The End: Surviving the Apocalypse

The End: Surviving the Apocalypse by Richard Palmer Read Free Book Online Page B

Book: The End: Surviving the Apocalypse by Richard Palmer Read Free Book Online
Authors: Richard Palmer
her, firelight flickering across his face, and say something beautiful and sad, like, “I never thought it would be like this.” She would place a hand on his cheek and lean in and kiss him, letting her hands play across his—
    “Are they nice?”
    Q flushed. “What?”
    “The other kids?” Hannah said again. “Are they nice? You’re spending a whole weekend with them. What if you don’t like them? What if they don’t like you? What if the food’s weird and they don’t let you have top bunk and everyone wants to watch a different channel?”
    “They’ll be great,” Q said. “I meet them tonight.”
    “Wow, Q. You’re really brave.”

Chapter Nine
    Q walked the walk of a woman condemned to spending a whole evening with a bunch of hippies. It was a slow and ponderous walk that involved a great deal of chewing: she was stocking up on real food ahead of three days of enforced veganism. She discarded the evidence of her meal (fried chickeny goodness with a side of dairy-whip sparkle icee) and entered the community center.
    There were about thirty people in the small room. Most of them were female. She tried to smile and remember names as Rabbit introduced her, but found her mind drifting, as it always did in new environments, to the location of the exits and which pieces of furniture would make the best weapons in an emergency. As usual, she found herself forming two separate plans, one for Nazi terrorists and the other for sewer monsters. She sat down next to a heavy woman in her forties with short blond hair and an easy smile who introduced herself as Angela.
    A slender woman with long red hair, sharp features and a large wooden pendant hanging around her neck stood up at the front of the room and spoke in a clipped voice.
    “Thank you for coming,” she said. “I’m Kate, for anyone who doesn’t know me.” She paused, as if to indicate that in the unlikely event that there was someone in the audience who didn’t know her, the fault lay with them. “We have a full agenda, so I’ll get started straight away. Why are we here?”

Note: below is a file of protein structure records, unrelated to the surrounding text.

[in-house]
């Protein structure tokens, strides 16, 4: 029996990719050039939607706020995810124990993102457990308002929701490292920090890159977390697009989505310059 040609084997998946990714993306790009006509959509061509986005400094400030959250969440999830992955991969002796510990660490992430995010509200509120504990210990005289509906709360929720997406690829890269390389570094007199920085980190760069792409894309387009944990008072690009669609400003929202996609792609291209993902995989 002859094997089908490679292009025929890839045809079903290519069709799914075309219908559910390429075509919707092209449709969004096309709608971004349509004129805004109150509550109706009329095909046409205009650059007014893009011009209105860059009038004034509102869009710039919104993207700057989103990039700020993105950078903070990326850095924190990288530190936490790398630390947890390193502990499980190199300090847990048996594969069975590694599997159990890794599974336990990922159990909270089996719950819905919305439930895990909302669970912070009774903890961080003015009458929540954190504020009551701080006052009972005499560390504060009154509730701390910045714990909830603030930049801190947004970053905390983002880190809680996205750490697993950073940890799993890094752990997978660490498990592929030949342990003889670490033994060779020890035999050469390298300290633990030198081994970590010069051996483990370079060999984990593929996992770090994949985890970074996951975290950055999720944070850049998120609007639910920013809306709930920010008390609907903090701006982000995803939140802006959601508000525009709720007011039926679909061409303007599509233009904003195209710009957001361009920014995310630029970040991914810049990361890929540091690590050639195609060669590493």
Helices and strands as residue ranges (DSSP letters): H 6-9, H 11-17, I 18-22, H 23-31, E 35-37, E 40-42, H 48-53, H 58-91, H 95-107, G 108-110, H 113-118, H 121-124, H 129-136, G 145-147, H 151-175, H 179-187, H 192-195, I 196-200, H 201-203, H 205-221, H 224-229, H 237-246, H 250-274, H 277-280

A lifetime of sexual bliss?
    “To stop the slaughter and save the world,” twenty-nine voices recited.
    Oh God. Rabbit was in a cult!
    “That’s right,” Kate said. She read over the sheet of paper in her hand. “William, have you got an update on the newsletter?”
    William was a thin, bearded man in his forties. “I’m starting a new contest called— wait for it— ‘Name My Fungus!’” he said.
    Kate didn’t even raise an eyebrow. “And how will that work?”
    “People send in pictures of field mushrooms and have them identified as edible or not.”
    “Right,” said Kate. “What’s the prize?”
    “Non-paralysis!”
    The meeting moved on. Kate’s tone turned to honey as she called on Rabbit for an update about the weekend retreat. Q drifted away on a mattress of his words.
    After the meeting, she chatted to Angela as she waited for Rabbit to emerge from a circle of women. It turned out that, despite being vegan, the older woman was quite nice and barely strange at all.
    “Life changed when I had kids,” Angela said. “I got scared about the world. You worry about the future they’re gonna have. I started getting nightmares about where it was all headed. Everything spiraling down into decay.”
    “I know exactly what you mean,” Q said. “Hordes of the demonic undead?”
    “No, climate change, but that sounds bad too. You should chat to Michelle. She’s passionate about eco apocalypse and global warming.”
    “Me too. I hate winter. Which one’s Michelle?”
    Angela pointed to a woman with hair the color of flames at midnight.
    “You mean the Scarlet Terror?”
    “Huh?”
    “I’m bad at remembering names,” Q said. “But I’m great at picking out what someone would call their avatar.”
    “We’re very different, you and I,” said Angela. “Let’s join the line for food.”
    Q grimaced. “I hate queues.”
    “That’s ironic and

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